There’s a half hour span between the two services. As we wait, we recognize many people, waving “Hi” to some and enjoying meaningful conversation with others. Time passes quickly as we wait for the contemporary service to begin.
The stage is reset, with the orchestra section removed. This gives more room for the contemporary worship team of eight, the same group that concluded the “blended” service thirty minutes ago. There are three on guitar, a bass guitar, two on keys, a drummer, and a backup vocalist.
The worship leader doubles as a keyboardist, while two guitarists also have mikes and sing backup. However, the other instrumentalists also sing along with glee. They play three songs, all different from the first service.
Their contemporary sound borders on light rock but lacks the edge I hoped to hear. “Safe” is the best description. Aside from the music, most of the other elements of the service are the same, albeit with some tweaking.
The message is a repeat, too, but ends differently. This time, after a moment for rededication, the pastor leads the congregation in a salvation prayer. My wife likes this as a nice reminder of our decision to follow Jesus, but I fear people could too easily misunderstand it, assuming they need to “get saved” every week.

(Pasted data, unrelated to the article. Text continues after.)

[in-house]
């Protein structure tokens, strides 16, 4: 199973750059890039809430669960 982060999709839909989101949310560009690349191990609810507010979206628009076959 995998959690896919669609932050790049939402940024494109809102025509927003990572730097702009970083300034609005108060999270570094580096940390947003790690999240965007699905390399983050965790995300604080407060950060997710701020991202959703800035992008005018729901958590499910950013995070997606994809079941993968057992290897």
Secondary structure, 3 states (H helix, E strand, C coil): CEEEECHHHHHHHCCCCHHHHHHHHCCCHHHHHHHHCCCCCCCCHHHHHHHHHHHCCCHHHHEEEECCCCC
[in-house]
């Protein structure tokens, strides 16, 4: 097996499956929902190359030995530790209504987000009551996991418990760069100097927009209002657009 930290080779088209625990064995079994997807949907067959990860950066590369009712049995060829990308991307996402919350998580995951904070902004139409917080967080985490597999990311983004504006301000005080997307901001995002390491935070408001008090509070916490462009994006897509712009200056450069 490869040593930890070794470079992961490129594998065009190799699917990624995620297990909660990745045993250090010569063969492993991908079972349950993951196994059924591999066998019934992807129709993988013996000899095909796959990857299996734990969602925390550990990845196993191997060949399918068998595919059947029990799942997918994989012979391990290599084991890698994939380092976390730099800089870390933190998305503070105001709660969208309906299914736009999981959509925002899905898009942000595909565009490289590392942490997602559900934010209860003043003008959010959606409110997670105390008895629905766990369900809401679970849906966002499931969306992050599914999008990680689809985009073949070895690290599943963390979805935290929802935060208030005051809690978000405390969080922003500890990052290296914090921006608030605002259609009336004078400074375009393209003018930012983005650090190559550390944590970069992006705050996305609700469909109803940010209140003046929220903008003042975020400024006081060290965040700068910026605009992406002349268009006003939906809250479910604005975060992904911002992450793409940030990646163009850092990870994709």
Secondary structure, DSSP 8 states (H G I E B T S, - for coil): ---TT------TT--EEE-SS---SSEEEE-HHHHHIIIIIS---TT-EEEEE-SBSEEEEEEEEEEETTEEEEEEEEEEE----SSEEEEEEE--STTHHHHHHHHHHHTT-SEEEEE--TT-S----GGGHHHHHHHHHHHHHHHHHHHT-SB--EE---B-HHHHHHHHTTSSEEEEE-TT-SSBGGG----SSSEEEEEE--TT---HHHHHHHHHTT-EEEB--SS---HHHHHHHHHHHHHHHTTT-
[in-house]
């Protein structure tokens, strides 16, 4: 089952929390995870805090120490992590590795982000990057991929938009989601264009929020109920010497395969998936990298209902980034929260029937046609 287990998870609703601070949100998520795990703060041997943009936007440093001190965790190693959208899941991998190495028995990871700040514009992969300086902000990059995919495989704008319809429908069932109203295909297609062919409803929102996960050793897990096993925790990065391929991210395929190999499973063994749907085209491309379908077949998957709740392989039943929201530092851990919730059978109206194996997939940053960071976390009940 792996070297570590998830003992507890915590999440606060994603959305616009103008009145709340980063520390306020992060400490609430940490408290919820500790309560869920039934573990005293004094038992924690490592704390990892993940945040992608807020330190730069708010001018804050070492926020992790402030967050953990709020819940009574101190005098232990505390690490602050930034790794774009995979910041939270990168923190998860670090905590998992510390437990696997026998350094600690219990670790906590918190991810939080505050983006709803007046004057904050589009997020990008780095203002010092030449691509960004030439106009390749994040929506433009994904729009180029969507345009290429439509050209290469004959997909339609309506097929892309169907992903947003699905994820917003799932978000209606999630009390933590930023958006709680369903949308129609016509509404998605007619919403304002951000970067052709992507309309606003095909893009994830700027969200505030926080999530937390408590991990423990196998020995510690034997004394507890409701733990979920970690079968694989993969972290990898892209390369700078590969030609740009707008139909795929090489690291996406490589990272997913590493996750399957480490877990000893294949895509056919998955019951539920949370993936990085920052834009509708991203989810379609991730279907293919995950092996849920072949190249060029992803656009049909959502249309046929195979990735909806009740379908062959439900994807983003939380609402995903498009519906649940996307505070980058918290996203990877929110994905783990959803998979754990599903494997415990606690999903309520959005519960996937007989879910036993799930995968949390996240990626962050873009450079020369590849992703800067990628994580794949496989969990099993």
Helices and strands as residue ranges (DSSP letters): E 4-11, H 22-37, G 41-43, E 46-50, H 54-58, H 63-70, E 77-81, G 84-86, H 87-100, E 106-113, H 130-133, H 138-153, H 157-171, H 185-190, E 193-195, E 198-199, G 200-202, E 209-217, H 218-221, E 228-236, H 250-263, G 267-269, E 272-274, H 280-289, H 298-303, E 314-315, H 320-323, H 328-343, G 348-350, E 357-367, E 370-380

The pastor invites people desiring prayer to come forward afterwards to meet with the prayer teams. I so appreciate offering to pray for people, but few churches do this. Why?
The service ends with the worship team leading us in the same song that ended the first service. This time they play with more gusto.
The congregation disperses quickly, and we are among the last to leave, happy for the connections we experienced today with friends and acquaintances.
Peter DeHaan writes about biblical Christianity to confront status quo religion and live a life that matters. He seeks a fresh approach to following Jesus through the lens of Scripture, without the baggage of made-up traditions and meaningless practices. Read more in his books, blog, and weekly email updates.